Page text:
Voters across Europe reject austerity
Hoang Nhu Hoa
European voters are pushing back on the prescription of austerity as the solution to the debt crisis. With the election this week in France of Socialist Francois Hollande, set to become the nation's first left-wing president since Francois Mitterand left office in 1995, is the latest sign that voters are rejecting the rigors of austerity.
"Austerity can no longer be something that is inevitable," Hollande said in his speech on Monday, after defeating President Nicolas Sarkozy.
Hollande vowed that he would reopen talks to ensure the EU's agreements focused on growth rather than simply imposing deficit-cutting measures – an idea opposed by Germany.
In Greece, meanwhile, a coalition of anti-austerity parties appeared poised to form a government under the left-wing Syriza Party, after Greece's two main parties saw support nosedive in Sunday's elections. The vote failed to produce a clear winner but gave an overwhelming boost to Syriza, which now has 52 seats in parliament, making it the second largest party.
While the Socialist (Pasok) and New Democracy parties had pledged to continue deficit-cutting reforms, they will only send a combined 149 MPs to the 300-seat parliament, not enough to reform the coalition led by current Prime Minister Lucas Papademos.
On Tuesday, Syriza leader Alexis Tsipras said he aimed to form a cabinet which would reject all austerity measures imposed under the EU-IMF loan deal. He called on the leaders of Pasok and New Democracy to renege on their pledges to international creditors, vowing to form an anti-austerity coalition with other leftist parties and abolish a spate of labour law reforms demanded by Greece's creditors.
Assuming that Syriza and other anti-bailout parties can overcome their gaping differences, they would be able to muster 151 votes, just enough for a razor-thin majority in parliament.
The only option to forestall another election, said Ethnos daily, would be for Syriza and the smaller Democratic Left Party to settle on a joint candidate for prime minister which the third-seeded Pasok could support.
Market analysts saw the developments as added evidence that Greece would soon be exiting the euro.
"The failure of the Greek election to produce a new government provides some support to our view that Greece could leave the eurozone as soon as the end of this year," the French news agency AFP quoted London-based Capital Economics as saying.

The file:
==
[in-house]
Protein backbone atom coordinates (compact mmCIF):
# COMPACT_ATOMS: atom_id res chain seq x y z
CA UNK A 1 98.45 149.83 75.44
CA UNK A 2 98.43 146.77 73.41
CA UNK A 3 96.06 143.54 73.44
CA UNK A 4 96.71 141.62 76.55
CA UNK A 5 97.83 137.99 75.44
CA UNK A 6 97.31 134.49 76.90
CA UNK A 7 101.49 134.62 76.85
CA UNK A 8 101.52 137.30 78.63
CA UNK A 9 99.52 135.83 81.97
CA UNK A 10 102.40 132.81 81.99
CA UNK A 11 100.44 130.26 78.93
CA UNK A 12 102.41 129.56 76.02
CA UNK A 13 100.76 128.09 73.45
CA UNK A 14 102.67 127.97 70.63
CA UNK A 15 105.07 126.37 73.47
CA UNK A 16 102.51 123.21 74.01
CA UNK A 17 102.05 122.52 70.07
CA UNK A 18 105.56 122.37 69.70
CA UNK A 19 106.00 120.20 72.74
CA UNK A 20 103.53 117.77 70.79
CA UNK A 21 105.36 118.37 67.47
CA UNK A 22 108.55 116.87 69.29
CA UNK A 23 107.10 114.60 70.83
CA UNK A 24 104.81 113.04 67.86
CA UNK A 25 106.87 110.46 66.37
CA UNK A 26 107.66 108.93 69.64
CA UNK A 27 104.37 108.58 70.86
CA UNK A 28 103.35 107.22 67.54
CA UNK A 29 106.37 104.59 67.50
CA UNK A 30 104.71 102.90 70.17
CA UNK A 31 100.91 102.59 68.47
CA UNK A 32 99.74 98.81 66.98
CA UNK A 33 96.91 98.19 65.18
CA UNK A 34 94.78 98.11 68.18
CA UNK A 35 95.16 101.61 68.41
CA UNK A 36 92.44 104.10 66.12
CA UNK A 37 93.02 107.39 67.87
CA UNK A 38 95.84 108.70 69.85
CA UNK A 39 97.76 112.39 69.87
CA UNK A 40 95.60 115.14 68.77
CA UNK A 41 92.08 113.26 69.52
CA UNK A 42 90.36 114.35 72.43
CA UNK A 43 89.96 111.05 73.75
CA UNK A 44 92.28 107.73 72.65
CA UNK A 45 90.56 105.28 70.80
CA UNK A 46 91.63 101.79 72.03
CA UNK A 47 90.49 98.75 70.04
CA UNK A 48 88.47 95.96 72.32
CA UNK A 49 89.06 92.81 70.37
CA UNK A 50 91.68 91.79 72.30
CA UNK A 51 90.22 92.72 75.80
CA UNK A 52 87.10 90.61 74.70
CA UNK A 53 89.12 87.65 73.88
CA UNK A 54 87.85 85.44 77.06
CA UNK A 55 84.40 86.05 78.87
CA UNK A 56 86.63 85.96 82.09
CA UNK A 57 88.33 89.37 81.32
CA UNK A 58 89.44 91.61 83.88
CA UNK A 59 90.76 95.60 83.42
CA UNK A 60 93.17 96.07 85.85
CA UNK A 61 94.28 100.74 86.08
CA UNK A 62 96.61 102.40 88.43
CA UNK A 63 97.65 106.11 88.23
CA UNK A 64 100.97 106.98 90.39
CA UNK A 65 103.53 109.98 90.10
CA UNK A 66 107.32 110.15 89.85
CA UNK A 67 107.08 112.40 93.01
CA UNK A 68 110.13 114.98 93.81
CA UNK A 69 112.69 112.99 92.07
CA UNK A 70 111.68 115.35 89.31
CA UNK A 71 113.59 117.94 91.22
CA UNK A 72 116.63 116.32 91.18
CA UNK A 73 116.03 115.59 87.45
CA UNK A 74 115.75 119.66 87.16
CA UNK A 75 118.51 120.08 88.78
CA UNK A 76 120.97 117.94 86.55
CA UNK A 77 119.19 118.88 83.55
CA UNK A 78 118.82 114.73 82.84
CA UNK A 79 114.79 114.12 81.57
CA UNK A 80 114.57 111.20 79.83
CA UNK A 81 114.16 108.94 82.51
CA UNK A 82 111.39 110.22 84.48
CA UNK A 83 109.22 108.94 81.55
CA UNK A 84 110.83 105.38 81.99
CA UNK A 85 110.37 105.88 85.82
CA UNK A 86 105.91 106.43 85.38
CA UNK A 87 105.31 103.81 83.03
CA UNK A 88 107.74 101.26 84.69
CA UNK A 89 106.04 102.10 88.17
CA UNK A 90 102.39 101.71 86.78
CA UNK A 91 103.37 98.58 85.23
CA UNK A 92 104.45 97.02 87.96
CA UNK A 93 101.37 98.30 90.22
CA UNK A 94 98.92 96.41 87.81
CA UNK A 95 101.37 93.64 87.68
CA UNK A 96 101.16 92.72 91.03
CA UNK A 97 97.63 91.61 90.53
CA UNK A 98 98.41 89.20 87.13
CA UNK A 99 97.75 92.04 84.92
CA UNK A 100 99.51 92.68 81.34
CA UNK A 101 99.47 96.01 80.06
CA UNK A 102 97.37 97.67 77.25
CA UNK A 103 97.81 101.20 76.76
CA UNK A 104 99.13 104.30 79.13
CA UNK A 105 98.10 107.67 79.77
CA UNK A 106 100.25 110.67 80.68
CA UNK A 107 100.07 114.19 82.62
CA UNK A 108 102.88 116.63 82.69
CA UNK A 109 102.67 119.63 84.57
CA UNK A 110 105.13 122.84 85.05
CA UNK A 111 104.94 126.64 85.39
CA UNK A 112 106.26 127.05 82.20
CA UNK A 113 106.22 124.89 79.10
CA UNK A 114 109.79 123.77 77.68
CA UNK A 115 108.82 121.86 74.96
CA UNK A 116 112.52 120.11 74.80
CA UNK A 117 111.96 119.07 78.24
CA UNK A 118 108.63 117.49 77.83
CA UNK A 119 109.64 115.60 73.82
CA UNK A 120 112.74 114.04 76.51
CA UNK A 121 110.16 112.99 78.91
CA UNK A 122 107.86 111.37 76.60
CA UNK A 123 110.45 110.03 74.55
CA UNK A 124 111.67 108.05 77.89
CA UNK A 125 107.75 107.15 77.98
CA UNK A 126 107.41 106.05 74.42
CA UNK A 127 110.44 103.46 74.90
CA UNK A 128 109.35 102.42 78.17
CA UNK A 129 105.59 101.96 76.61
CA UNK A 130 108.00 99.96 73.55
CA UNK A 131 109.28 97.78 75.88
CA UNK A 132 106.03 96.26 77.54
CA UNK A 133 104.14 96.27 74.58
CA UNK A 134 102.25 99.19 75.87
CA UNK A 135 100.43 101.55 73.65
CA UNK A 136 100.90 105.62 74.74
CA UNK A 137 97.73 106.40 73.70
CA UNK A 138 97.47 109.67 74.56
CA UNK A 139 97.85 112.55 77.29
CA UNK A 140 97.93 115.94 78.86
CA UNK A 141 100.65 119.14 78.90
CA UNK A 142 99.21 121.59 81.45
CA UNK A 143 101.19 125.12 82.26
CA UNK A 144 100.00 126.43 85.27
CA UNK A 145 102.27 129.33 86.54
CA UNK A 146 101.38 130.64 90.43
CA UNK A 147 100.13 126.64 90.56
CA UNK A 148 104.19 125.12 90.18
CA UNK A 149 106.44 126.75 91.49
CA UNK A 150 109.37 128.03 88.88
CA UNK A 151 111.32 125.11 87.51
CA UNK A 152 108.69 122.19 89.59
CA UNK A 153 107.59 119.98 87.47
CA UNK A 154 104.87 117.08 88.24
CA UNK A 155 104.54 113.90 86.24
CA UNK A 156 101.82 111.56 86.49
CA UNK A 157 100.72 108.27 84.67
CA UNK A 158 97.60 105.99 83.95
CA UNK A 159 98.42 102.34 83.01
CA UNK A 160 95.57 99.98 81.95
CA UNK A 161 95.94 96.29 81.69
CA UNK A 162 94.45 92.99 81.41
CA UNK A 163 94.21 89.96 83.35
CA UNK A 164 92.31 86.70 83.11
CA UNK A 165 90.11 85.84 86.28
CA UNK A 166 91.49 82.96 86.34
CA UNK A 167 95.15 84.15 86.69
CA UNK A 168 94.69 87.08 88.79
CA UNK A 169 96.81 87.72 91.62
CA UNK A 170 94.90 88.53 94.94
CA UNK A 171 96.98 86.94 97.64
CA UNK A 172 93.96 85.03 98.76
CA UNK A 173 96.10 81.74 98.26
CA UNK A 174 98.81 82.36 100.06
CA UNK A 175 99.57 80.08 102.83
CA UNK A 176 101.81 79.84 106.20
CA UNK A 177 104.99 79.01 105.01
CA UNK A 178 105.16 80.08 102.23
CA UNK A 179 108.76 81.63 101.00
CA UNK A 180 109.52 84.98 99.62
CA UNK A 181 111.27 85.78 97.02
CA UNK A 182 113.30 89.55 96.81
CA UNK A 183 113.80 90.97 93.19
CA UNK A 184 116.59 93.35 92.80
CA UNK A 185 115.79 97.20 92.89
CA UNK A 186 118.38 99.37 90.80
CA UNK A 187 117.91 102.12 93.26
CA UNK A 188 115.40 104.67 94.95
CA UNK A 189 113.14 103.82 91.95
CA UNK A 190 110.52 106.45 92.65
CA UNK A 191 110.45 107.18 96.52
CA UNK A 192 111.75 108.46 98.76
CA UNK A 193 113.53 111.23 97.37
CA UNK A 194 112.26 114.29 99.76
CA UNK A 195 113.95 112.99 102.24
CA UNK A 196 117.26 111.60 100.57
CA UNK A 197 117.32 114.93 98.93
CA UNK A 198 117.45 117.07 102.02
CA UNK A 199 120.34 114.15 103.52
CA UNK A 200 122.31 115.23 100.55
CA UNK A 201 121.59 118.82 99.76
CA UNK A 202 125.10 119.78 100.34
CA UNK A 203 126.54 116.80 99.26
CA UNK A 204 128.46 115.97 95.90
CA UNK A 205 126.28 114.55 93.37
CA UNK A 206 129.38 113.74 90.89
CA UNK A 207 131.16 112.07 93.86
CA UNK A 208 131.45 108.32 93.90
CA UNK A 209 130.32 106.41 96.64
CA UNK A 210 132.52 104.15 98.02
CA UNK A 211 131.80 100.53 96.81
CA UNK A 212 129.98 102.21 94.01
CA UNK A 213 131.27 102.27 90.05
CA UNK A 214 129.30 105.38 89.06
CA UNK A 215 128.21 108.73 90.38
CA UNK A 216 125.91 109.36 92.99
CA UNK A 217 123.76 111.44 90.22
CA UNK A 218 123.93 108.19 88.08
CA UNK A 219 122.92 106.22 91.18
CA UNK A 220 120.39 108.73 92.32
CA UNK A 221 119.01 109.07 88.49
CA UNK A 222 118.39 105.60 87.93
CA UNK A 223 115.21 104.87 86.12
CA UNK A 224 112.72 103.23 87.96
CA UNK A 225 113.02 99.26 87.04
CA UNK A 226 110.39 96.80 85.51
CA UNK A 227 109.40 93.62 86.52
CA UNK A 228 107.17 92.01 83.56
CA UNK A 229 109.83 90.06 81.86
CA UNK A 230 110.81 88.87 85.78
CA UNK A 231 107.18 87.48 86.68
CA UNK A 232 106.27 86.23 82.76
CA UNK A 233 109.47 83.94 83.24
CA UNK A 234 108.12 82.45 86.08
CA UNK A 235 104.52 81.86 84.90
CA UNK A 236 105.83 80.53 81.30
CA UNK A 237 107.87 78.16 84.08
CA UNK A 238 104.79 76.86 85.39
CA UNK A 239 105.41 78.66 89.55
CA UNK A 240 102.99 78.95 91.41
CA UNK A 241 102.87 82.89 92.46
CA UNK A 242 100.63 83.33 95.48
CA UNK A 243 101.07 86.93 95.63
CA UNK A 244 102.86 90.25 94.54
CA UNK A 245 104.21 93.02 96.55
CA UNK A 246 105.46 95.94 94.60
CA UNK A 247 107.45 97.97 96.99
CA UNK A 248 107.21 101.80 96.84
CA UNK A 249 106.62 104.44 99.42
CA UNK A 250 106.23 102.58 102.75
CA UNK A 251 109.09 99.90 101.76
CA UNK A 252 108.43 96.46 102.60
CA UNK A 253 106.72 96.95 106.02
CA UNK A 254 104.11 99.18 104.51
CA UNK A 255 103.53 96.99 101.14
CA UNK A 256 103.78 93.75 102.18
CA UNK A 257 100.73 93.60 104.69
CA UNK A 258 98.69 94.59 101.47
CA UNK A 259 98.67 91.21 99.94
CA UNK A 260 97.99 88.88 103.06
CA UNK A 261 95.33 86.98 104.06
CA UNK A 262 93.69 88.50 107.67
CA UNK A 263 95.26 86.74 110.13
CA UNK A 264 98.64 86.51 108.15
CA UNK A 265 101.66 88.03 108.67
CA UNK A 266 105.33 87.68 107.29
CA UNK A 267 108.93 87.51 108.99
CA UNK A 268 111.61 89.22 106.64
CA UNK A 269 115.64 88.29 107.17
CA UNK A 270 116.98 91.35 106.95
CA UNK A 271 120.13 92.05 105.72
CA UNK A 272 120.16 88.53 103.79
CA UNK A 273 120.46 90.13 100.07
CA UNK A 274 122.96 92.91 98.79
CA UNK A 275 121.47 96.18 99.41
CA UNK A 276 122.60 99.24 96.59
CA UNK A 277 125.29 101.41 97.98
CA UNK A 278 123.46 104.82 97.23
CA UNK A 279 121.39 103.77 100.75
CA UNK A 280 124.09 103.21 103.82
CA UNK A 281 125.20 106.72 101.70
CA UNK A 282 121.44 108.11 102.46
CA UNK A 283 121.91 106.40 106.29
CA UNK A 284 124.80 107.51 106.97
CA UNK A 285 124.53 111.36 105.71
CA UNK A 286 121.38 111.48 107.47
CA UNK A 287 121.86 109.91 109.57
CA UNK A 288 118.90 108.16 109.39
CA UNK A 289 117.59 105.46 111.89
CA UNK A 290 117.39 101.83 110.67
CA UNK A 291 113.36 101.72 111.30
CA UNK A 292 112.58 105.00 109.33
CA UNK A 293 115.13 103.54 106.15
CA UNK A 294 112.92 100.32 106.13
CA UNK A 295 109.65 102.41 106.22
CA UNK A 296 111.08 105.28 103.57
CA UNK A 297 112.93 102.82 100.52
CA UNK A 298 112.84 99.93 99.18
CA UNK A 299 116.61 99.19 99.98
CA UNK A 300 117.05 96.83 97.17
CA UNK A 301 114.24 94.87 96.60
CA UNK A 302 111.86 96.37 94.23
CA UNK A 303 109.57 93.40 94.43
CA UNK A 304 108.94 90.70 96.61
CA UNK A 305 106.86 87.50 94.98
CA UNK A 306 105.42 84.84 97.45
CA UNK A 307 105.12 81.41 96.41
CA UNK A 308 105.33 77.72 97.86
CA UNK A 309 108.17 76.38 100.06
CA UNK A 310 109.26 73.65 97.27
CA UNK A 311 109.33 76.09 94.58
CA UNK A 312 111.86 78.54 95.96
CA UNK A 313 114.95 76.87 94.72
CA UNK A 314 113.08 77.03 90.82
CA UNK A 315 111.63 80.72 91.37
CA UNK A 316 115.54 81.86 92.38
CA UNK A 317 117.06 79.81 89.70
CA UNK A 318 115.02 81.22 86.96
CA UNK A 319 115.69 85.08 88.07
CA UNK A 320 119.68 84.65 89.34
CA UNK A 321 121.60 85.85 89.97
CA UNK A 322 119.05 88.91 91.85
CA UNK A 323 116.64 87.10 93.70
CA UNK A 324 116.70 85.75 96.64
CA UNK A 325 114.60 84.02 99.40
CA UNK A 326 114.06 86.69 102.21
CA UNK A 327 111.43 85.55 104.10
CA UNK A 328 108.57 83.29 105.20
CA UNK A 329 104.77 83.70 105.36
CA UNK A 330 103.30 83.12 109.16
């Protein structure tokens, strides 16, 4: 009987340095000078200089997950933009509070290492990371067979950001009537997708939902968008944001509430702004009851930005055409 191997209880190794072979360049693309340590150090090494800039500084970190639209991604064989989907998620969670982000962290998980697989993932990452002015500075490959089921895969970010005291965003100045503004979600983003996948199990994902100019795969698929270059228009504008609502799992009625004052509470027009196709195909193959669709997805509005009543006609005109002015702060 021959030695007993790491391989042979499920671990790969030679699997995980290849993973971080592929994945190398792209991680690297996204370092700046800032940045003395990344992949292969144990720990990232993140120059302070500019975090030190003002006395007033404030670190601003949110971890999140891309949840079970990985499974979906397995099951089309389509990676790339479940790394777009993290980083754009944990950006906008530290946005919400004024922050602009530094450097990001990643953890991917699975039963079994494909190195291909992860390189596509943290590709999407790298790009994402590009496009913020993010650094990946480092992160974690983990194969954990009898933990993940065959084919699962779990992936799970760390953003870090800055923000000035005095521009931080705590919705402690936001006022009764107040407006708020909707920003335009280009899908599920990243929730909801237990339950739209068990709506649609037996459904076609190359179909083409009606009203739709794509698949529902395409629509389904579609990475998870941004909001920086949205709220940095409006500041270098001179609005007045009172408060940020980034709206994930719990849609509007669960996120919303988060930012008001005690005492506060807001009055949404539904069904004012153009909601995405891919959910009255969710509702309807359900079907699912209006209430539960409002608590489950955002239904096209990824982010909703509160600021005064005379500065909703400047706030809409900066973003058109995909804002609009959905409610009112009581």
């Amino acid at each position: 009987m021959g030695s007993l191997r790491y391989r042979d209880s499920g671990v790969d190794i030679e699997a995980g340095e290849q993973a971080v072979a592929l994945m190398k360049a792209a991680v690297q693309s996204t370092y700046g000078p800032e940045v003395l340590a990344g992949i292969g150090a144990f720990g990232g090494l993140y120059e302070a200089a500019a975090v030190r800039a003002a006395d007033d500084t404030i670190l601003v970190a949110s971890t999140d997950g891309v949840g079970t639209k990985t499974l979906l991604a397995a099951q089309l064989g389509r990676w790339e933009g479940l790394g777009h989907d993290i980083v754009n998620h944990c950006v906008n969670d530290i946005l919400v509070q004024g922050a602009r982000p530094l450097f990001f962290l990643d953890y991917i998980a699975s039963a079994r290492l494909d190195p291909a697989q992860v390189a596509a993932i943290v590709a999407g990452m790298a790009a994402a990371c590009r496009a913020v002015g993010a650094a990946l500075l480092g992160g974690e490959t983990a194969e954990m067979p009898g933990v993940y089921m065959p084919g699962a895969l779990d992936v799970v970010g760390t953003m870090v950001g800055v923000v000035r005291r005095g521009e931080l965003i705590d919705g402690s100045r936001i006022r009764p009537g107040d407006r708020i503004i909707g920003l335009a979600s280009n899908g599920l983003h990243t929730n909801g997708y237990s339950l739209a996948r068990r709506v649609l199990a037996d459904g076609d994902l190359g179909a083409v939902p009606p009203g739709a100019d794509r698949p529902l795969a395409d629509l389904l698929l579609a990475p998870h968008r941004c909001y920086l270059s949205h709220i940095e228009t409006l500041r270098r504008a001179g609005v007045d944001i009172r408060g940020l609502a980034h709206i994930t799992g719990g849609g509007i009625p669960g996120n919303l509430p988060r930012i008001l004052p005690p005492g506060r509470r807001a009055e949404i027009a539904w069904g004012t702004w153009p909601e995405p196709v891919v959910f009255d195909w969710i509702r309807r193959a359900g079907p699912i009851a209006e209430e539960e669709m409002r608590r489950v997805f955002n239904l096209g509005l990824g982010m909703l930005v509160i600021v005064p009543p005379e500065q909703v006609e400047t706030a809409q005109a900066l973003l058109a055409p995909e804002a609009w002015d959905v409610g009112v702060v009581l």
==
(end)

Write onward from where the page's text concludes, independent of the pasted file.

The political development in France and Greece demonstrate that voters are rising up against austerity measures that have added to the already tough times faced by workers.
And the wave has arrived in Ireland. Since receiving a US$111 billion EU-IMF bailout in November 2010, Ireland has kept its side of the bargain, slashing away at its deficit with the public feeling the sharp end of the cuts. But with the European drive for austerity now in question and Hollande vowing to put more emphasis on a push for jobs and growth, some in Ireland want to renegotiate their terms.
The republic holds a referendum on the EU fiscal pact on May 31. A "No" vote could give Hollande a platform for a showdown with Germany on renegotiating the deal.
"The imposition of austerity across Europe has proven economically toxic and socially corrosive," said Irish Congress of Trade Unions (ICTU) general secretary David Begg. "Austerity hasn't worked and it won't work and many people have now woken up to that fact. Across Europe the tide is turning and we are beginning to see the emergence of a new jobs and growth agenda."
Eleven European countries are now in recession with the unemployment rate in the 17-nation eurozone at around 10.9 per cent. In Spain and Greece, a majority of young workers are jobless.
With governments in Ireland, Portugal, Slovakia, Italy, Greece, Spain, the Netherlands and France having all fallen due to the debt crisis, EU leaders will gather later this month for an emergency summit to discuss whether to tear up the EU fiscal pact in favour of a greater focus on growth rather than austerity.
"Anything that puts growth on the European agenda is a very good thing," said Brigid Laffan, a professor at University College in Dublin. — VNS